The decentralized approach is in stark contrast to South Korea's actions. South Korea contained the outbreak by quickly implementing an aggressive national program of social distancing, testing and monitoring. Until testing is dramatically ramped up in the U.S., it will be extremely risky to go back to normal life, experts say. As of April 2, there have been a total of 1.2 million tests nationwide, according to the COVID Tracking Project, a fraction of what experts say is needeThis report is based on interviews with and analyses from prominent public health experts and former senior U.S. officials who oversaw efforts to combat infectious diseases in administrations from both parties. These experts say a consensus has emerged in the public health field about what the federal government needs to do take control of the epidemic. The framework is based in part on similar efforts by other governments — including South Korea's and Singapore's — that appear to have "flattened the curve" of the virus for now.
Full coverage of the coronavirus outbreak
On Wednesday, an editorial in the New England Journal of Medicine exhorted the president to establish a unified effort.
"The president says we are at war with the coronavirus," wrote Dr. Harvey Fineberg, president of the Institute of Medicine at Harvard University's School of Public Health. "It's a war we should fight to win."
As of now, that isn't happening, said Laurie Garrett, a public health expert and author of "The Coming Plague" and other books that warned of the growing danger posed by pandemics.
"In every way, in every aspect of the American outbreak or epidemic, what we lack is a strategic approach, so we're utterly responsive," she said. "The virus is beating us. It's emerging and surprising us. We don't know where it is. We don't know where it's going. We don't know how it's spreading. We don't have interventions that follow a strategy."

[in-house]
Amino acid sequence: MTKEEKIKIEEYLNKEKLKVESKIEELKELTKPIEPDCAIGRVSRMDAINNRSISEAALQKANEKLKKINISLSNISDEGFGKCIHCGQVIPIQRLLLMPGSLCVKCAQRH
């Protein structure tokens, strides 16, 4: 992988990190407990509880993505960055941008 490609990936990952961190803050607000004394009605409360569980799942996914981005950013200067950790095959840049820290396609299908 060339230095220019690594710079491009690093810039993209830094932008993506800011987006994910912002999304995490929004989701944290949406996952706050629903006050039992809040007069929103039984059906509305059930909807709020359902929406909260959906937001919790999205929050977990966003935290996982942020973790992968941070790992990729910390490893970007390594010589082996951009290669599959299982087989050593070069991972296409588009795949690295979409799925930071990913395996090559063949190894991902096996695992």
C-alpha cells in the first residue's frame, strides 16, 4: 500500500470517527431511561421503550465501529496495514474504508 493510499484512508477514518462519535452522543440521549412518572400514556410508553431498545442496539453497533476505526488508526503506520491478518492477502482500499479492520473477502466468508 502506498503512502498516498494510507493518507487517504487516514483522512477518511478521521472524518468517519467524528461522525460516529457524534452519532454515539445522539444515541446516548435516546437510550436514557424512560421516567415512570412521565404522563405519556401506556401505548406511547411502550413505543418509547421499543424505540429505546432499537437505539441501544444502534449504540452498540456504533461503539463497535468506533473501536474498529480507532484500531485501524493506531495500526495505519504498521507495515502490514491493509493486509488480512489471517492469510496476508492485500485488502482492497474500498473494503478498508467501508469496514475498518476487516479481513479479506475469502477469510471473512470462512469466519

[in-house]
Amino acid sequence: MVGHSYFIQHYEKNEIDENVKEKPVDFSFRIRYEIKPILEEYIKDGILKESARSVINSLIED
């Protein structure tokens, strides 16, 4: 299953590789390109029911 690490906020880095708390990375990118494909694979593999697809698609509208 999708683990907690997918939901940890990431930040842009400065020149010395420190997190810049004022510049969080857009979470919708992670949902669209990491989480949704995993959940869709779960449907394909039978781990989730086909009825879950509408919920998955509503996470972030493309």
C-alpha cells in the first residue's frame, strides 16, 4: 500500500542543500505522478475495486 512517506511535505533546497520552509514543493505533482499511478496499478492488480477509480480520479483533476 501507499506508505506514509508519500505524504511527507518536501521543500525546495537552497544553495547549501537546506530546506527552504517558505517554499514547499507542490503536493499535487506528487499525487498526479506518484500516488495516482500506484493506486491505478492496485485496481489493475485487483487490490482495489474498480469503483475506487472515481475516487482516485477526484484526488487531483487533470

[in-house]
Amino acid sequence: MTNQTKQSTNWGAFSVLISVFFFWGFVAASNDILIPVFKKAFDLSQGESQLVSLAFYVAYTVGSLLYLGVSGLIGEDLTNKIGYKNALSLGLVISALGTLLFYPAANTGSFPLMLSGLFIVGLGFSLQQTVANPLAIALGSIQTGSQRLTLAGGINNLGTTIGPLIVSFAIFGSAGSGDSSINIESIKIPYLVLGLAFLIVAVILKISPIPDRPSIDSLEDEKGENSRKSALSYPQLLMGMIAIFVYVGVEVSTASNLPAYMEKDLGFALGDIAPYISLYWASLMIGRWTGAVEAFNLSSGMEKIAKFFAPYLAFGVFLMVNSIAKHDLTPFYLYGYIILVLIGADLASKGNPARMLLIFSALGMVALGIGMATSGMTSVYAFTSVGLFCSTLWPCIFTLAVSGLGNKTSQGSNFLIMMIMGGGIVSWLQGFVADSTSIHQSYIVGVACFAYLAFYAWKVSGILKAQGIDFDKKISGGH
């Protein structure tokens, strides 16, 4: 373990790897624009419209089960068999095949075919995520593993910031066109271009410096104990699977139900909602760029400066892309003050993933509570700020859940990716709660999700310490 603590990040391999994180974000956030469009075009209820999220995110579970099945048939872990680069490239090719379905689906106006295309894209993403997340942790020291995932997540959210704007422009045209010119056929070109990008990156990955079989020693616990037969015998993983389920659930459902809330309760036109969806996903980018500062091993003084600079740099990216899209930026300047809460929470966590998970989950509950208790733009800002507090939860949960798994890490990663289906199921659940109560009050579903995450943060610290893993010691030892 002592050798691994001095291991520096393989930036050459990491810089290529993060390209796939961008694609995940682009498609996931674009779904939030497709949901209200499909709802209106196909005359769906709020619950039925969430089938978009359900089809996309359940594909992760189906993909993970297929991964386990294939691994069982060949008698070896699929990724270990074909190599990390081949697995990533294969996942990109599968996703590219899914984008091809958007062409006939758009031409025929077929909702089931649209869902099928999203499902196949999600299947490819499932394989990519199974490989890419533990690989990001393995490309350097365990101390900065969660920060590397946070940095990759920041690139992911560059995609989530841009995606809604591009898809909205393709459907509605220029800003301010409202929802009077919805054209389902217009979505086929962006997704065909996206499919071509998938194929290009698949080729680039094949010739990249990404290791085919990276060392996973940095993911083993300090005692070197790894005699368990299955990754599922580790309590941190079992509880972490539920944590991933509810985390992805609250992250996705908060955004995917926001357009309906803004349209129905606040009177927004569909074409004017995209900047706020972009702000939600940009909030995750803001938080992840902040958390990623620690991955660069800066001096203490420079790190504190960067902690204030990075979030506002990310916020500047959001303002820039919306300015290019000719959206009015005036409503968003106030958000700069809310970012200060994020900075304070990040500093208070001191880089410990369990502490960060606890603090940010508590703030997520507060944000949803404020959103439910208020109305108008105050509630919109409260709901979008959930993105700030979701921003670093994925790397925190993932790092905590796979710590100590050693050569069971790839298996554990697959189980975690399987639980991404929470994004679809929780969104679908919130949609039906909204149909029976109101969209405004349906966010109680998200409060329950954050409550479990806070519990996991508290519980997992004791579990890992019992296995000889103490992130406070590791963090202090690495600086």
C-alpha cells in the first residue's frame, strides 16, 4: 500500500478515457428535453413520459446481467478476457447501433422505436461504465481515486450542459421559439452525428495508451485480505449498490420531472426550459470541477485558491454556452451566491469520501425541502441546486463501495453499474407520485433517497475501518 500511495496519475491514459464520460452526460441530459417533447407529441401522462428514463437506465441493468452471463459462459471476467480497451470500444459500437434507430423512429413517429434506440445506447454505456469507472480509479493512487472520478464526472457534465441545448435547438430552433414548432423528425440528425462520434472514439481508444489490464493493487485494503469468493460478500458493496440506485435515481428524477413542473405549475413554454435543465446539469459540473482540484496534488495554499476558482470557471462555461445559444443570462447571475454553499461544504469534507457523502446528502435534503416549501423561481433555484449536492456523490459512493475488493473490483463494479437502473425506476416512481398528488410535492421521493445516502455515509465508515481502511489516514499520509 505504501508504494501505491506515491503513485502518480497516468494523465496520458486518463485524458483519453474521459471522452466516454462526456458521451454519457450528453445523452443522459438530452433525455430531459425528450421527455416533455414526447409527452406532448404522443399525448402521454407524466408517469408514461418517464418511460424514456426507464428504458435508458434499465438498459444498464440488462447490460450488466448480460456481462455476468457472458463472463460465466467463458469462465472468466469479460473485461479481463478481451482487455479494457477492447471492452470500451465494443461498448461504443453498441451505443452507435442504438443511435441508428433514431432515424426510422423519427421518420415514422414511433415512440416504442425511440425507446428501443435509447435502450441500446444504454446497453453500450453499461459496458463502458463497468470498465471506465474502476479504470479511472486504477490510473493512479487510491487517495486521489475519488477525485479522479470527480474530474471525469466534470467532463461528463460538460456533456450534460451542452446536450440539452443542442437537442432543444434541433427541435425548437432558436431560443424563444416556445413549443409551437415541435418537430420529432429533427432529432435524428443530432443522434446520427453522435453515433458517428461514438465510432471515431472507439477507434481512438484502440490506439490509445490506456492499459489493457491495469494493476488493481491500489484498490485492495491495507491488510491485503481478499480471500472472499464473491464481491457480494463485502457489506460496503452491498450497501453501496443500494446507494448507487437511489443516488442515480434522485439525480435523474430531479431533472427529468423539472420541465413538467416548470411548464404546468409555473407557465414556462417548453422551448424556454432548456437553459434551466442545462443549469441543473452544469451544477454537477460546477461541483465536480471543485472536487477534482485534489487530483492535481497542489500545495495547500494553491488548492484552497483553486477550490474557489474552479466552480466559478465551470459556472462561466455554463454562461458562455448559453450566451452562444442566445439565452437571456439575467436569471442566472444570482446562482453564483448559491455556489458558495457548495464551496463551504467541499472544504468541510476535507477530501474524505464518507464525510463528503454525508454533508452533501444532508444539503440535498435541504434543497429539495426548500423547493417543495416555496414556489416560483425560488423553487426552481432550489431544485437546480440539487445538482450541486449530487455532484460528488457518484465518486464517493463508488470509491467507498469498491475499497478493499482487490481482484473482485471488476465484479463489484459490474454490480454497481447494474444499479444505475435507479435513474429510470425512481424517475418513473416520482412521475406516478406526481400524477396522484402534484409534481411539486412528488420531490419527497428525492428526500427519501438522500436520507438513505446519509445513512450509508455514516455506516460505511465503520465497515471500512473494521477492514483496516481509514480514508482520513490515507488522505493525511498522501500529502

After initially having downplayed the severity of the coronavirus outbreak during a crucial February period of missed opportunities, Trump in recent weeks has ramped up the federal response. But when asked about the federal role, Trump and his advisers have described it as one of supporting the states.
On Wednesday, Surgeon General Jerome Adams said on NBC's "TODAY" that White House coronavirus guidelines should be interpreted as a national stay-at-home order. But he also declined to demand that each governor follow it.
"We live in a nation that has a system of federalism, and the governors get to make the decision," Adams said.
That philosophy has hampered the nation's response to the pandemic in three crucial areas, experts say.
Poor grades for social distancing
A majority of the U.S. population is staying at home, and that drastic change in behavior appears to be slowing the spread of the virus, the experts say.
But a handful of states have resisted statewide directives, even though cities in some of those states have imposed their own. Florida's governor issued a stay-at-home order Wednesday after days of pressure — and college students congregated for spring break on Florida's beaches and then returned to their homes all around the nation.
As of Thursday, Arkansas, Iowa, Nebraska, North Dakota and South Dakota had no known orders in place. In Texas, Pennsylvania and Alabama, some cities have imposed their own restrictions, but there is no statewide rule.
Unacast, which tracks the movements of vast numbers of people via cellphone location data, has created a social distancing scoreboard, grading states on the extent to which residents are staying apart, based on changes from previous movement patterns. Fourteen states got C's, another 14 got D's and one, Wyoming, got an F.
When it comes to social distancing, delay means death, said Christopher Murray, director of the Institute for Health Metrics and Evaluation at the University of Washington, which has created a model the government is using.
The model predicts around 80,000 deaths if every state adopts social distancing until June 1, but each day that doesn't happen increases the death toll, he said.